Alan Greenblatt is a GOVERNING correspondent.E-mail: email@example.com
After days of stories detailing New Jersey Governor Jon Corzine's recovery from a severe car accident, The New York Times weighed in Sunday with the first story I've seen trying to guess what his long recovery time will mean for state policy. Like many "looking ahead" speculative media pieces, I would argue that this one is a bit overheated in its conclusions.
New Jersey takes its June 30 budget deadline seriously. Last year, the government shut down for several days as Corzine and the legislature wrangled over a penny increase to the sales tax. Corzine won that fight, sleeping on a cot in his office and tirelessly repeating his message about fiscal solvency.
Nothing like that, clearly, is going to happen this year. Corzine had said he wouldn't sign this year's budget unless legislators agreed to end the practice of dual officeholding, which state senators and assembly members serve in other public jobs, such as mayors of their towns. Corzine might well have to wait another year to fight that fight, although that's not certain yet.
What about the budget itself? It's true, as Times writer Michael Cooper points out, that Corzine's accident is ill-timed for the upcoming rollout of his ideas about "monetizing" state assets, such as leasing the New Jersey Turnpike. But Corzine wasn't going to close those sales, so to speak, this year anyway. His administration hadn't yet laid out its plan and administration officials from Corzine on down realized they would have to begin a period of salesmanship to get the public on board and wear down a skeptical legislature.
Cooper also notes the state's horrible pension problems. The Times has done yeoman service in recent weeks revealing the true scope of the pension shortfall. But the story, I think, makes the sidelining of Corzine sound too dire, I think. It's true that his injuries make it more likely that the legislature will punt this problem into next year.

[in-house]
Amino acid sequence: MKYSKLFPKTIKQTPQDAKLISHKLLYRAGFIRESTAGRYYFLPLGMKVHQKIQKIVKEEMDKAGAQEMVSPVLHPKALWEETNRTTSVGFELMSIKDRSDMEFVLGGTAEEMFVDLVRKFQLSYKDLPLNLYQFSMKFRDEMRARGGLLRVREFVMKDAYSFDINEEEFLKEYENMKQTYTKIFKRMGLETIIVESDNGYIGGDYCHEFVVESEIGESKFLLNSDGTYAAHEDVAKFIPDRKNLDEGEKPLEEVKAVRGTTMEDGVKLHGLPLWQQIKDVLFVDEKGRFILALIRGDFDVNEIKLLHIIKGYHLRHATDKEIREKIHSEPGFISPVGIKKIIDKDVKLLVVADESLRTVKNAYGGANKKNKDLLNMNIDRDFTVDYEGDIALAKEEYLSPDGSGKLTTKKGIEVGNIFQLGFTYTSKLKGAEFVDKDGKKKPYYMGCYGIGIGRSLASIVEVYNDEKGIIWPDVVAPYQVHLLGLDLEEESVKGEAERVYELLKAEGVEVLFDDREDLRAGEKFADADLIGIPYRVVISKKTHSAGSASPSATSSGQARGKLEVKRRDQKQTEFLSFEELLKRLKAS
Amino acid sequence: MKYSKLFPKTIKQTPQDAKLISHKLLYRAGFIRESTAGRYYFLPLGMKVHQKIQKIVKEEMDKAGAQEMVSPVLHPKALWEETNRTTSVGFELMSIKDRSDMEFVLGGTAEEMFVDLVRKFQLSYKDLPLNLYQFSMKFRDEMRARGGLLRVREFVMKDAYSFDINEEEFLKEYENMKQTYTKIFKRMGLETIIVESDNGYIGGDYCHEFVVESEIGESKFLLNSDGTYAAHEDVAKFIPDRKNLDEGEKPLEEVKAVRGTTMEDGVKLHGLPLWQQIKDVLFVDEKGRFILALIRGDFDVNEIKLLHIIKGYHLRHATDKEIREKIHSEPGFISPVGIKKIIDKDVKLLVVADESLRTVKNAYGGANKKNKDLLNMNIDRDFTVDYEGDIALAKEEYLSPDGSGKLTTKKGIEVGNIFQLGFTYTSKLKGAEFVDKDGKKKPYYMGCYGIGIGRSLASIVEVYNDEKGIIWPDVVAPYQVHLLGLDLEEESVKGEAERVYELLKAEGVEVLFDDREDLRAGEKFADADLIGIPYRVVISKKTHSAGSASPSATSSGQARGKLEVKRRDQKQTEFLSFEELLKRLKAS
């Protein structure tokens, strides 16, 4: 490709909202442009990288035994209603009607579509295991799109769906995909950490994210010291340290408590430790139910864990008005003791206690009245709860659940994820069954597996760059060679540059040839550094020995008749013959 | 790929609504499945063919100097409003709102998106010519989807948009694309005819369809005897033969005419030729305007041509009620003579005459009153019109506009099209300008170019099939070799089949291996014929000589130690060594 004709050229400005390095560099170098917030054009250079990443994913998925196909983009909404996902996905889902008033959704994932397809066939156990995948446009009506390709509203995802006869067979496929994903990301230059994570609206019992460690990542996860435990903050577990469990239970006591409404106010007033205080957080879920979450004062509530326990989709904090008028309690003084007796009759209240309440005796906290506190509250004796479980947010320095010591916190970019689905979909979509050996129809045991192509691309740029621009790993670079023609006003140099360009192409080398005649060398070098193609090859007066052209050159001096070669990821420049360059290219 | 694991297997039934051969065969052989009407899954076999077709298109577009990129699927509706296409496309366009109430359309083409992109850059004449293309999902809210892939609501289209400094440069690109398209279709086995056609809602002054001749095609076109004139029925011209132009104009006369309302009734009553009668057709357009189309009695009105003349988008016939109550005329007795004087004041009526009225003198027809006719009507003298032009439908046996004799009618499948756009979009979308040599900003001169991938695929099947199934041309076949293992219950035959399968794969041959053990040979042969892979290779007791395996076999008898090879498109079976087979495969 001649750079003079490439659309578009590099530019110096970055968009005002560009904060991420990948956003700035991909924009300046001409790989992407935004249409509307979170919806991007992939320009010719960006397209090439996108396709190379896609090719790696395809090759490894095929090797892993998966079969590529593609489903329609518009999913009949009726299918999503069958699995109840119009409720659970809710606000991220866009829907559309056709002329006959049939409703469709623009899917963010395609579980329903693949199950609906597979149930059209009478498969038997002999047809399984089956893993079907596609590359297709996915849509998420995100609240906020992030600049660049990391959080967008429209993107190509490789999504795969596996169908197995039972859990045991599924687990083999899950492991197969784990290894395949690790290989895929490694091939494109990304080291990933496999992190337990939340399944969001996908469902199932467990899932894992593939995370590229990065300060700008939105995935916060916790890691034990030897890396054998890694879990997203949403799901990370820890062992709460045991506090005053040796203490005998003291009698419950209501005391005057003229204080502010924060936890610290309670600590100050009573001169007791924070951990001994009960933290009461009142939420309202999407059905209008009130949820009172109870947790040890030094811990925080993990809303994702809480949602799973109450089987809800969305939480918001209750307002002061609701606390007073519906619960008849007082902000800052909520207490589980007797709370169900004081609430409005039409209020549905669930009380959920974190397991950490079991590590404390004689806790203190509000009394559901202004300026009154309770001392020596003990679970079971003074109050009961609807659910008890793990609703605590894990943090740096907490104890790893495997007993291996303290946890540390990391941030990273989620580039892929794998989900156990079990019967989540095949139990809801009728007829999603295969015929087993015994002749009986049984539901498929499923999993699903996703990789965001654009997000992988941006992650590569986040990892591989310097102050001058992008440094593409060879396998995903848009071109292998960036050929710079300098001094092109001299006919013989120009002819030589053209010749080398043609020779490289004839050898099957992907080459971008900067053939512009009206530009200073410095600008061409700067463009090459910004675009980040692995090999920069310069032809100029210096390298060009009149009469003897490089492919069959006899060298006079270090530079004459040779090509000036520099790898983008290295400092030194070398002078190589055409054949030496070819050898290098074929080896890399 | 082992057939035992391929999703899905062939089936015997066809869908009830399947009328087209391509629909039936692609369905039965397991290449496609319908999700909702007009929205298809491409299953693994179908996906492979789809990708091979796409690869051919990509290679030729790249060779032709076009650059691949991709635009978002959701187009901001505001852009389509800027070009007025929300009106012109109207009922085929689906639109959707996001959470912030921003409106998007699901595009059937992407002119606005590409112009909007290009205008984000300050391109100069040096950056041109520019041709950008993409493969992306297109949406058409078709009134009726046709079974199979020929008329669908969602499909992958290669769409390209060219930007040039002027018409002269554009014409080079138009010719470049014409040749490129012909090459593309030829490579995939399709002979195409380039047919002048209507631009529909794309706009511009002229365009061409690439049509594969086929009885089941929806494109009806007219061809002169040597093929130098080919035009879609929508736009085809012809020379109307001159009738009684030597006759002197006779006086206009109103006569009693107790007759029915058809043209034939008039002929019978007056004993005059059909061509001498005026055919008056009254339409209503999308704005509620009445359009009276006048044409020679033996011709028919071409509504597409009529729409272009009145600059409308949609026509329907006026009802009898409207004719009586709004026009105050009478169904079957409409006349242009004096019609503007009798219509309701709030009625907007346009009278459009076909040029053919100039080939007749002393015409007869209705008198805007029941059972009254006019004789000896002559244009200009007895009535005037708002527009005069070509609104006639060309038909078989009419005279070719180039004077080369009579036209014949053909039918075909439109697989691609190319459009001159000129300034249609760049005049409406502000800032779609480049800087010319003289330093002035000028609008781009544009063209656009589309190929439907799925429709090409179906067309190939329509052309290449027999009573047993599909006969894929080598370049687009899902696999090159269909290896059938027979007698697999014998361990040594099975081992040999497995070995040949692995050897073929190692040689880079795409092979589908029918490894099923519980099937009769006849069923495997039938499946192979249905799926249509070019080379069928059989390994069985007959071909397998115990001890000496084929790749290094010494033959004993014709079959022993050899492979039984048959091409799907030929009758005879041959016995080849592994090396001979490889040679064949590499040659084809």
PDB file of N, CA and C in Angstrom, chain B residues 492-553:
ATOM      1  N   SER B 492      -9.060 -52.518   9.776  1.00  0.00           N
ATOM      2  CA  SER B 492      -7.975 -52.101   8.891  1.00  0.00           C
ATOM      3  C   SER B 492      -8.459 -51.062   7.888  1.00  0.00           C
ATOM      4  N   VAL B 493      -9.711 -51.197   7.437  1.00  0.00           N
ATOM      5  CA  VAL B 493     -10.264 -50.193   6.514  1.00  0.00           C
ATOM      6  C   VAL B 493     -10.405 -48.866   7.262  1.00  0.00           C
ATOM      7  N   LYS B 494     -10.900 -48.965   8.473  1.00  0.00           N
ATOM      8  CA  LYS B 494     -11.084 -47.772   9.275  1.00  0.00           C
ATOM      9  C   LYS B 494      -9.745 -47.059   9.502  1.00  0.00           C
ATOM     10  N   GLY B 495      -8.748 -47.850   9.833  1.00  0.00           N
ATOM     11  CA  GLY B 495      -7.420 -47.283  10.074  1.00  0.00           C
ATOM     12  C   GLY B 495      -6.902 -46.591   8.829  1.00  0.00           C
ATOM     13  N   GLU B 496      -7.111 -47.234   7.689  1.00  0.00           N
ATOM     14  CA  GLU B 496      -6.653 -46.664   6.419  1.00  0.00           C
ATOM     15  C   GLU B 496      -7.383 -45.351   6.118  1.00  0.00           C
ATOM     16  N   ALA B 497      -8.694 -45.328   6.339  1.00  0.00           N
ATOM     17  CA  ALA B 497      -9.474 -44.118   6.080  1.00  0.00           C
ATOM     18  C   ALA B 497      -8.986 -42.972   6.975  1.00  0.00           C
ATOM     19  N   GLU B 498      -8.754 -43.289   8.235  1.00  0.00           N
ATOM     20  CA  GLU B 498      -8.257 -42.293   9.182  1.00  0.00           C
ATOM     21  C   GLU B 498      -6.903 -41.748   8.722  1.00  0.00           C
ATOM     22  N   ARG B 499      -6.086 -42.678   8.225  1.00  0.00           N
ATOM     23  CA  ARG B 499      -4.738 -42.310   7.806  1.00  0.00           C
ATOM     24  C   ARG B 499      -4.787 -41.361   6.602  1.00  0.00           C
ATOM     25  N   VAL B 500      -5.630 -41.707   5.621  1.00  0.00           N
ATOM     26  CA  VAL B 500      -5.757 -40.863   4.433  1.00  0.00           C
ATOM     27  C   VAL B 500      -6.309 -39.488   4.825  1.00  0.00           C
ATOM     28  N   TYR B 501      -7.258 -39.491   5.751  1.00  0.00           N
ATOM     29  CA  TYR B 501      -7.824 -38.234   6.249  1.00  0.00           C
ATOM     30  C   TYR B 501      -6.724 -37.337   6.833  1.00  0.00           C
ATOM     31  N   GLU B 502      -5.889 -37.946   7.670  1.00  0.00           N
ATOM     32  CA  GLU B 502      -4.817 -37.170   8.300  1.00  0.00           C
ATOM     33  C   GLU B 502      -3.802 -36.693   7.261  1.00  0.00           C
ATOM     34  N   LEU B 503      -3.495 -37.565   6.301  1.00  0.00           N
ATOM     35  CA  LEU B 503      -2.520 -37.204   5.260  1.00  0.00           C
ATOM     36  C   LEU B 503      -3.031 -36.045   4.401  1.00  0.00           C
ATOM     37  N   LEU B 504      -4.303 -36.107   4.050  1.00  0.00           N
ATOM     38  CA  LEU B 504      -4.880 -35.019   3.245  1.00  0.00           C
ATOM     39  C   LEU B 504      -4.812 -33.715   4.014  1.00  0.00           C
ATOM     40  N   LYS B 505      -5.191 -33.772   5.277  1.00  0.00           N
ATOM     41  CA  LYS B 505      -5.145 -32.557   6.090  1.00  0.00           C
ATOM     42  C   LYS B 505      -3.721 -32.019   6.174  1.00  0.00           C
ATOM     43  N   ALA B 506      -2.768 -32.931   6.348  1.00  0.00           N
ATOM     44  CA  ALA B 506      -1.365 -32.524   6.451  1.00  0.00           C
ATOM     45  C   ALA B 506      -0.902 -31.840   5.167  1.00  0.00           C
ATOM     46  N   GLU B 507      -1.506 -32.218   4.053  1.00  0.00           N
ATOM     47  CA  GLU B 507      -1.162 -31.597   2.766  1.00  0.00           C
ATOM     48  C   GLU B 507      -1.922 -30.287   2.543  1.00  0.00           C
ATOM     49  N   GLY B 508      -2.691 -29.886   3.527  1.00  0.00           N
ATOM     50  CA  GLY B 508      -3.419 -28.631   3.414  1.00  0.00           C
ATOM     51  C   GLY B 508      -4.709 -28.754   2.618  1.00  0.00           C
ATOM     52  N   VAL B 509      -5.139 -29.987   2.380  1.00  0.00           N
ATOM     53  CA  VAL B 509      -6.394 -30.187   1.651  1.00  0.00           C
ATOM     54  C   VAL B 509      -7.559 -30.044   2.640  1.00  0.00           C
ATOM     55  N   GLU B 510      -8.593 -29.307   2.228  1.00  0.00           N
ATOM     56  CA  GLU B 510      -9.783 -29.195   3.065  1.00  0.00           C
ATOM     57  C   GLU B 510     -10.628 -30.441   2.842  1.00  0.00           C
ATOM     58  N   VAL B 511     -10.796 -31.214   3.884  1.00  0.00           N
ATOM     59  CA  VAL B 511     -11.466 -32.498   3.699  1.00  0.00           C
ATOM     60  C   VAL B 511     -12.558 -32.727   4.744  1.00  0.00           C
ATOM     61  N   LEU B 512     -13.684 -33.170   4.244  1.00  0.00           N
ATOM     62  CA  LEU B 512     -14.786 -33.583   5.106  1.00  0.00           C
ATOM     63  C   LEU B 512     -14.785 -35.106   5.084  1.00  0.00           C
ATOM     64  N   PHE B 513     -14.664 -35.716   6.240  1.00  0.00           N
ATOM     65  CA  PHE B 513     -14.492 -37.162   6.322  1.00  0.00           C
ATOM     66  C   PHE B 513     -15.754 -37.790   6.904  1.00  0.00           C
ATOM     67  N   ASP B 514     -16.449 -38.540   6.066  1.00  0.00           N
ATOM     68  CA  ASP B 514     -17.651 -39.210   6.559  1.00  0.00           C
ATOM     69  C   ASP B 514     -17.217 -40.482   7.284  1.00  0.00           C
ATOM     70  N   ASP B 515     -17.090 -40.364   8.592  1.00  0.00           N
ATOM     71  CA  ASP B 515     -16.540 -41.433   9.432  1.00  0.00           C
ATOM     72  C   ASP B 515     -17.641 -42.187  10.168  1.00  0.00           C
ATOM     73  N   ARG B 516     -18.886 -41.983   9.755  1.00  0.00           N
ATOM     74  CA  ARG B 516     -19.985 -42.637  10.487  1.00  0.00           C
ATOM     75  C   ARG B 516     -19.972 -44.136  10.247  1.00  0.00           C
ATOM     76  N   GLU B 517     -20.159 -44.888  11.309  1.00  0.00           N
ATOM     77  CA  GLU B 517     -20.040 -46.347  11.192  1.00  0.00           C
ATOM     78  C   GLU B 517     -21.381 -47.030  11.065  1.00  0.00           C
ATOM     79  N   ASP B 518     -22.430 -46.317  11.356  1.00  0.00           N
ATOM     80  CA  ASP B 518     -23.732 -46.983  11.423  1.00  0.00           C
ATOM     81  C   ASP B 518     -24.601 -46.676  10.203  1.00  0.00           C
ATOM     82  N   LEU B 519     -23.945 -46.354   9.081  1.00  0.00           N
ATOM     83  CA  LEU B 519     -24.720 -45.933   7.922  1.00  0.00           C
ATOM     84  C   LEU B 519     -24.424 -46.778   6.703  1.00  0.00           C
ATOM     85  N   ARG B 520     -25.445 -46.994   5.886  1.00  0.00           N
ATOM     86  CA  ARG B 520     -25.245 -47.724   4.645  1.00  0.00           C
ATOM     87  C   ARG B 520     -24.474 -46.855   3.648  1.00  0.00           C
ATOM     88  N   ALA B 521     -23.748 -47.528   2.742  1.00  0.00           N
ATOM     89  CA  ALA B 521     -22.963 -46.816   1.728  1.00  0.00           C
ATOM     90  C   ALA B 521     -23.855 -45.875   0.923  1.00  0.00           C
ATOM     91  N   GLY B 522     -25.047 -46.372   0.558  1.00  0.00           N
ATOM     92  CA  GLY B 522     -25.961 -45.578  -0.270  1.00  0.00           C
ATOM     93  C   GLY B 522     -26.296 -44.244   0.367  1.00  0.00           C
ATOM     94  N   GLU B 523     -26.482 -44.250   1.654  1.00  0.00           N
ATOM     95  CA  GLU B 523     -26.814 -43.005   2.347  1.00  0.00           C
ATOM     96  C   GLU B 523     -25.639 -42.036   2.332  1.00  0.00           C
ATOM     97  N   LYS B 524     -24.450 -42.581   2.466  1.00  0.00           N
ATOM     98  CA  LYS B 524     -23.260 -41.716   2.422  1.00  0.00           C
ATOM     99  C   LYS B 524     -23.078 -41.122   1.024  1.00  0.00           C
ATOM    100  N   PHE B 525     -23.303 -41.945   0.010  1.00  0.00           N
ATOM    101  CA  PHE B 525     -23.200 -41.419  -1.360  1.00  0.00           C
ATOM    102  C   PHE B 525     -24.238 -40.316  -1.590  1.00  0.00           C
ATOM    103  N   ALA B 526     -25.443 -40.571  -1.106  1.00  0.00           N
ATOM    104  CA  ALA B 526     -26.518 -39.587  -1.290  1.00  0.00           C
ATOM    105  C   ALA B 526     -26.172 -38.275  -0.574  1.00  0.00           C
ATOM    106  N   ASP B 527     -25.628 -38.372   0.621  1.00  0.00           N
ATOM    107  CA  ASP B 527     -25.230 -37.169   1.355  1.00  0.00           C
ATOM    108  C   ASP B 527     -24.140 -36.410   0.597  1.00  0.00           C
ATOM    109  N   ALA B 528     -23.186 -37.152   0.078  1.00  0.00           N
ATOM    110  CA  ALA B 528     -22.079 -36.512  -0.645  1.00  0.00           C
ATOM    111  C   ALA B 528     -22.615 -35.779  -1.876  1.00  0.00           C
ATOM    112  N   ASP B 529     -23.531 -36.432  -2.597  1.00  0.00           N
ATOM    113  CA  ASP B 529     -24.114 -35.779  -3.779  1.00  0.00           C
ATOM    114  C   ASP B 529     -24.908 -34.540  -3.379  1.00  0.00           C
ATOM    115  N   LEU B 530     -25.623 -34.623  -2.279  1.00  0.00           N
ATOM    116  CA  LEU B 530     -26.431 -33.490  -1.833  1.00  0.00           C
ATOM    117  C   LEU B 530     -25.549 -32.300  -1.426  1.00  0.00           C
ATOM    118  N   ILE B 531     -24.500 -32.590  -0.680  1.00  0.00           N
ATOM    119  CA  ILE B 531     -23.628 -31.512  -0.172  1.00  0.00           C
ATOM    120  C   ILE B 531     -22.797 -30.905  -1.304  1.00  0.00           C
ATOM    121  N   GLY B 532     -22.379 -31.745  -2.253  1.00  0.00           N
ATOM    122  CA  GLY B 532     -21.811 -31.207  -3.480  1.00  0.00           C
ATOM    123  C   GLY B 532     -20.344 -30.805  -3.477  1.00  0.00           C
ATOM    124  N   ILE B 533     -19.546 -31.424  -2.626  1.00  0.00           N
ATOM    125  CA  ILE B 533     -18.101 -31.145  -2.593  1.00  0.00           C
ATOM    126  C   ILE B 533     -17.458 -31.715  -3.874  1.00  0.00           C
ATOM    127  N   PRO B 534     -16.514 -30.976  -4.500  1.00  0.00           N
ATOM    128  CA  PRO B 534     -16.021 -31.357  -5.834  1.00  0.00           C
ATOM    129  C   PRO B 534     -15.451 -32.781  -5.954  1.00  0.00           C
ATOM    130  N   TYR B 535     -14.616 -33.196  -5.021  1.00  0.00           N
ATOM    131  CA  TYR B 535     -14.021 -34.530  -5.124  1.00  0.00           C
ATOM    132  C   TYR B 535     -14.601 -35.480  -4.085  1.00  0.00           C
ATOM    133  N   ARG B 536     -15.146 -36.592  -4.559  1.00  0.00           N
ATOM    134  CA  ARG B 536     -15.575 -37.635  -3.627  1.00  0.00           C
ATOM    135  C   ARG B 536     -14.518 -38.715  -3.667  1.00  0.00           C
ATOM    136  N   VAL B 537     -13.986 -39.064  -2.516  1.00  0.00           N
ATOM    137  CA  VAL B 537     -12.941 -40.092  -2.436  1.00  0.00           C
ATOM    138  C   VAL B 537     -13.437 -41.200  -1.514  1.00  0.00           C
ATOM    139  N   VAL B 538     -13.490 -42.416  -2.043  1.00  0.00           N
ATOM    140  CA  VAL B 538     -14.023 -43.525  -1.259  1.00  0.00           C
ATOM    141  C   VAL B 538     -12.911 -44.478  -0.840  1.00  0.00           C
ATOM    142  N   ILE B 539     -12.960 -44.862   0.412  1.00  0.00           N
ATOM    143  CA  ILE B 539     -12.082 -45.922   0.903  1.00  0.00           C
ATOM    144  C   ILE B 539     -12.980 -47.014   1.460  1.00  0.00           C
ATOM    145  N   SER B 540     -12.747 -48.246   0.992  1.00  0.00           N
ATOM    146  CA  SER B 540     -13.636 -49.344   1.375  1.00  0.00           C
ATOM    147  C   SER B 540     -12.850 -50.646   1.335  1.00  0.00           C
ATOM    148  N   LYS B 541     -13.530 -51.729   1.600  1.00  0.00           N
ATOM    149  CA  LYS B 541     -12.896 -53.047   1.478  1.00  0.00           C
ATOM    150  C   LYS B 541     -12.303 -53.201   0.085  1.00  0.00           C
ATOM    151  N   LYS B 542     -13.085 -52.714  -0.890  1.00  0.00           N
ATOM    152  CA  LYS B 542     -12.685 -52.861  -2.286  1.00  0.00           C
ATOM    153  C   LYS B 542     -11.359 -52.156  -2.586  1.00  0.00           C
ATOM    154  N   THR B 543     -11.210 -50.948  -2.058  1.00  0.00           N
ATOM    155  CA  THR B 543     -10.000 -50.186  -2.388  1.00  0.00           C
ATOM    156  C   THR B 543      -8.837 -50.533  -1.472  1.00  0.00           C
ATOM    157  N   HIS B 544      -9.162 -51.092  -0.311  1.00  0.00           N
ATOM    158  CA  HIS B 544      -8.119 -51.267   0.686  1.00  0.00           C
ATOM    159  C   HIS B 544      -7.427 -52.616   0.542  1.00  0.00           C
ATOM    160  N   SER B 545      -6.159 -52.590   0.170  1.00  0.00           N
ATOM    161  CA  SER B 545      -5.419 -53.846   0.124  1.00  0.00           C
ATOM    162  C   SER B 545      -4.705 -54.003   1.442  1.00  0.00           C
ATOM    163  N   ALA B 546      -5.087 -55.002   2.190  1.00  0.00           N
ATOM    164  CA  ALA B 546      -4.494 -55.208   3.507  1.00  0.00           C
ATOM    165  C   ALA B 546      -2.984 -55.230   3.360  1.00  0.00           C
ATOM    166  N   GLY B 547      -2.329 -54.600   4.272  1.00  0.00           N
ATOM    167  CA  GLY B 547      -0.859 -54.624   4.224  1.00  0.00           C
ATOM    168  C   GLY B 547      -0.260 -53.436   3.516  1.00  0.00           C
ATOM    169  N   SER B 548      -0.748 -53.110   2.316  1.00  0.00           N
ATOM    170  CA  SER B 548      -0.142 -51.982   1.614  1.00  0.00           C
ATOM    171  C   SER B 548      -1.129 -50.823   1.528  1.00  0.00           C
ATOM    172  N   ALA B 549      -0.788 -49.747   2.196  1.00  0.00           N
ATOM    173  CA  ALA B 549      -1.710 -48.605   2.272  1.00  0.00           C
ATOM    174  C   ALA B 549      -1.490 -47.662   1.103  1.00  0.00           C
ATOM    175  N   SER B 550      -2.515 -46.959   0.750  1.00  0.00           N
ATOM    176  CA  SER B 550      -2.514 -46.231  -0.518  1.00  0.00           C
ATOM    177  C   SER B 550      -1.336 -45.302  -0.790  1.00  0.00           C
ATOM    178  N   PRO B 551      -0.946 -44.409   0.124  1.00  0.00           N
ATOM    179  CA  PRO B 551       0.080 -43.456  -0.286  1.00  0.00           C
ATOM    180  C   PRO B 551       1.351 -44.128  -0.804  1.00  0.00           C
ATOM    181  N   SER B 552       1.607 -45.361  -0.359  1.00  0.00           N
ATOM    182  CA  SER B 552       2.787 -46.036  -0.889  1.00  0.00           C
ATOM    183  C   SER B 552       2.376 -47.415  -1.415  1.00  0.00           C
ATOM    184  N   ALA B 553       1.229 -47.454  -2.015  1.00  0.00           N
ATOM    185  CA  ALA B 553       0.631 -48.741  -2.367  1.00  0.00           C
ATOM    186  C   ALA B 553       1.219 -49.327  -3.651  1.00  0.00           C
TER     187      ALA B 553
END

But the reality is that, with the entire legislature up for reelection in November, this wasn't going to be the year for strong medicine anyway. This year's budget was going to be the "eye of the hurricane," a relatively tame affair before the real battles next year. Corzine's accident only makes that a certainty, rather than a likelihood.
Part of Corzine's strength as governor drew from the fact that he is a wealthy man who owed nothing to the party bosses who are still strong in New Jersey. He entered public service after a hugely successful Wall Street career and came across to many voters as someone who acted with nothing but the best intentions. He had seemingly nothing to gain from the job of governor or pushing any particular policy.
It's possible that Corzine will rise from his hospital bed with this reputation enhanced. People may see him as someone who has recuperated from his injuries bravely to return to the tough task of whipping the state into better shape. That is a scenario that I wouldn't necessarily bet big money on, but it's worth holding in one's mind as we wait along with the Times and everyone else to see what will actually happen in the coming months.
Written and compiled by staff writers and editors, GOVERNING View is an on-the-ground, and sometimes behind-the-scenes, look at the topics we're covering in print and online. From notes on what's up in statehouses, county courthouses and city halls, to encounters with people, places and things, GOVERNING View is a window into the side of state and local government you don't always see.